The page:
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What You Need To Know About Tunisian Hooks

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Hello everyone! Tara here—

If you’ve been thinking about learning Tunisian Crochet, one thing you’ve undoubtedly heard about is that you’re going to need new hooks.

And this is true, to an extent. If you want to make any project that’s wider than 4 inches, you’ll have to get a Tunisian hook. If you just want to see if you like the new technique, you can try it out on any straight hook you already have (ergonomic isn’t going to work for this one). You can make a small chain and test out Tunisian Simple stitch, loading your hook up with as many loops as you can fit on it. If you want to keep going, you can make a skinny scarf, or make several skinny panels and sew them together to make a larger project.

Something to keep in mind—you’ll want to use a large hook than your yarn recommends. All of the Tunisian stitches have a tighter yarn tension than regular crochet stitches and it will make your projects want to curl in on themselves. Using a larger hook helps counter that. If your yarn recommends you use a 4mm hook, you’ll want to use a hook that’s between 5.5mm and 6.5mm.

If you enjoy the technique and you want to be able to make a larger variety of projects, there are a few hook options to think about.

# 1: Straight Hooks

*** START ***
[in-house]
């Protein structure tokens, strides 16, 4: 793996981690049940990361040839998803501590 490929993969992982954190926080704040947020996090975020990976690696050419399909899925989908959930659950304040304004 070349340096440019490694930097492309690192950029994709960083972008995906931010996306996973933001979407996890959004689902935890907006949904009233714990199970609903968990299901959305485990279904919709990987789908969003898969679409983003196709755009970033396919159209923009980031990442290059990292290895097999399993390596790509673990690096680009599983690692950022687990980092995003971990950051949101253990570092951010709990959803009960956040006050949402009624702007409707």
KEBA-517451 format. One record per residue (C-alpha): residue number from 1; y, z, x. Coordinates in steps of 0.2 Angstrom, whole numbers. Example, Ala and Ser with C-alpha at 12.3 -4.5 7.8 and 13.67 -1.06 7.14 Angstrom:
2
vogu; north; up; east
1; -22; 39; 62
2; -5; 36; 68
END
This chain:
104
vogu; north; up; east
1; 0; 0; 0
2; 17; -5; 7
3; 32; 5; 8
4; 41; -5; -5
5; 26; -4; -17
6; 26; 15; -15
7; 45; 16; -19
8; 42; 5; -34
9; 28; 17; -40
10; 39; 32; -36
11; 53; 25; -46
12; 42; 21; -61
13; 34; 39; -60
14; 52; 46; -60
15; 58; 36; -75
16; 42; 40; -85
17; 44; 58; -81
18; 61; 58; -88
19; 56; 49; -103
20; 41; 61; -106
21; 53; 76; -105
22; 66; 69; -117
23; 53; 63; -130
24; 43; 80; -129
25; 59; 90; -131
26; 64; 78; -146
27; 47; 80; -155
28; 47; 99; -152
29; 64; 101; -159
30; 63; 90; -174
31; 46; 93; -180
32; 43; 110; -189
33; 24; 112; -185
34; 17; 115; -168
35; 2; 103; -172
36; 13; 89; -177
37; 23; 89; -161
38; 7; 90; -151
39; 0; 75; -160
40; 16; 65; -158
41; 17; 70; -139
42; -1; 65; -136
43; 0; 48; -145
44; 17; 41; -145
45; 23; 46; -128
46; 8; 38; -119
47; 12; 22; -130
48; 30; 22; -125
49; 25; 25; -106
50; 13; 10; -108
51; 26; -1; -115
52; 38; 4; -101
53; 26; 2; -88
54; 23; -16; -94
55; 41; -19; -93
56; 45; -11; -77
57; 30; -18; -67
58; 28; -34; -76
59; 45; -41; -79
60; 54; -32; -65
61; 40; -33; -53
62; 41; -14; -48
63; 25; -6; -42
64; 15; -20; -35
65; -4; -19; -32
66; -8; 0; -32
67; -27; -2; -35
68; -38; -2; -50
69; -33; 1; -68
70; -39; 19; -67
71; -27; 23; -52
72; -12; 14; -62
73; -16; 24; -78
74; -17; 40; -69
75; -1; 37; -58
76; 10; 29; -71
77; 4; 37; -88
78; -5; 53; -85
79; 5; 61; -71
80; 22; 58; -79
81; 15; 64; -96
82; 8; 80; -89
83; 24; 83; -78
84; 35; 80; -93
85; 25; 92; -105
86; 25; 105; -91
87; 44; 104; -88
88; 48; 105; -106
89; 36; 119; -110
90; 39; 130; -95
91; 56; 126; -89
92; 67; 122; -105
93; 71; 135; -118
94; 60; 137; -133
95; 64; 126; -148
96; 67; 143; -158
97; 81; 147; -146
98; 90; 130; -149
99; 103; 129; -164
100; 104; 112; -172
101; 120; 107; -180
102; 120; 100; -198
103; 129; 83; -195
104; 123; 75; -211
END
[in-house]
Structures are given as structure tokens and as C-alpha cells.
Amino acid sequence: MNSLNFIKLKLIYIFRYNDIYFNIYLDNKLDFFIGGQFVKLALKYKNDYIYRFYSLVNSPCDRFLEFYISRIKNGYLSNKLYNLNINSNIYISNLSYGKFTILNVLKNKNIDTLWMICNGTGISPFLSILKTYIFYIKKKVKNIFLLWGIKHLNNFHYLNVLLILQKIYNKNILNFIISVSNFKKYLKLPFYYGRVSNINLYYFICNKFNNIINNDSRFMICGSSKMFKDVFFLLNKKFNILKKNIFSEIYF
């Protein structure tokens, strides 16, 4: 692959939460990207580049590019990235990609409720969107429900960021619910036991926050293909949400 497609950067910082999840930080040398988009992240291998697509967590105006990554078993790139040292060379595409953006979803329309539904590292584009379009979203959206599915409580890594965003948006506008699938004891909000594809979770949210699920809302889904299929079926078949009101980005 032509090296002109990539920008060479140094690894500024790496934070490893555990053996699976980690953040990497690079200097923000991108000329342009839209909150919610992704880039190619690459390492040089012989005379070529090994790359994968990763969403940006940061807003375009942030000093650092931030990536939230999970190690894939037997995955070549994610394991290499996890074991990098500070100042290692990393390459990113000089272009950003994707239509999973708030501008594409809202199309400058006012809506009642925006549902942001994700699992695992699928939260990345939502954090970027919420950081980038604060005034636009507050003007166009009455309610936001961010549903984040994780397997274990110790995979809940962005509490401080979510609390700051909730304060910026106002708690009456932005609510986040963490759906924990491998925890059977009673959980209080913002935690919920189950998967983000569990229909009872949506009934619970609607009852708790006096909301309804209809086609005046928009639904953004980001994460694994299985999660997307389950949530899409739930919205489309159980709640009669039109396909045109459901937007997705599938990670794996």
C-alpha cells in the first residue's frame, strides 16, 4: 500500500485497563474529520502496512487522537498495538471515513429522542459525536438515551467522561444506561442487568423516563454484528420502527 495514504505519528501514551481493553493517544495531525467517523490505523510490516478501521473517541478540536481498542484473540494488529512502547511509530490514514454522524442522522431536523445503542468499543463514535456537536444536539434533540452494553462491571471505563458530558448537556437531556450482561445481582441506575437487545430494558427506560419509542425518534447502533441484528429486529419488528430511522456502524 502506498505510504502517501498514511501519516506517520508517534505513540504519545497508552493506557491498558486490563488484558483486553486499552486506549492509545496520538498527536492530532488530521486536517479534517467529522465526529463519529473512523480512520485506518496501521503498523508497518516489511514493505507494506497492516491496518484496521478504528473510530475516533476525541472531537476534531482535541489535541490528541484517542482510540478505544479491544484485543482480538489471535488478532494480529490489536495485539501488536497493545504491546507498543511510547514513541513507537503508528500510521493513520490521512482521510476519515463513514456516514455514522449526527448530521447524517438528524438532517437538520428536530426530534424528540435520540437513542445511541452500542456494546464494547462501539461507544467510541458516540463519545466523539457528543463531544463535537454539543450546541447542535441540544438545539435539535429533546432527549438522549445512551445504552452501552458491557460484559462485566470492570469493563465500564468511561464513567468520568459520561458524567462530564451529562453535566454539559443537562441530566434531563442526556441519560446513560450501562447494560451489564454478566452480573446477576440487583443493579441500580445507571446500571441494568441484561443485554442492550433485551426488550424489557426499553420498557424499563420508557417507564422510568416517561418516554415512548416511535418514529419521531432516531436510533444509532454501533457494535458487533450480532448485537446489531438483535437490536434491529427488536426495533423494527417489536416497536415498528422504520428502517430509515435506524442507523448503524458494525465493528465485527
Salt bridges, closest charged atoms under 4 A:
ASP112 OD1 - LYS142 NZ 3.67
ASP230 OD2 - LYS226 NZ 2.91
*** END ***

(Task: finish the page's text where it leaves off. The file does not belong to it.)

Metal Tunisian Straight Hook with Yarn Cast On

Straight Tunisian Crochet Hook

Straight Hooks are really great for beginners, and they’re what I started with. They come in a few different lengths, but the common length is between 10-14 inches. If you’re just looking to play around, you can grab a full set online for a few dollars to get a feel for what you’re looking for in a hook. With these sets, I definitely only recommend them as starter hooks to get into Tunisian Crochet. The most common you’ll find are metal and plastic, or resin. If you’re willing to spend a bit more, you can pick up some gorgeous bamboo straight hooks from ChiaGoo or Furls.

With straight hooks, you’re limited on the size on project you can make. Unless you want to make multiple panels and sew them together later, you won’t be able to make a larger project like an afghan. These hooks are incredible for scarves, hats (not worked in the round), and other smaller projects.

# 2: Interchangeable Hooks

Denise Interchangeable Hook Set Plastic Tunisian Hooks

Denise Interchangeable Hook Set

Interchangeable hooks are the favorite of most crocheters. The interchangeable hooks give you the most options when it comes to making projects. With these, you can easily change the length of your hook, meaning you can make a mug rug or you can make a massive bedspread. You can even pick up a second hook of your favorite size and use it like a double-ended circular hook, which allows you to crochet in the round.

ChiaGoo Bamboo Interchangeable Hook Set Tunisian Hooks

ChiaGoo Interchangeable Bamboo Hook Set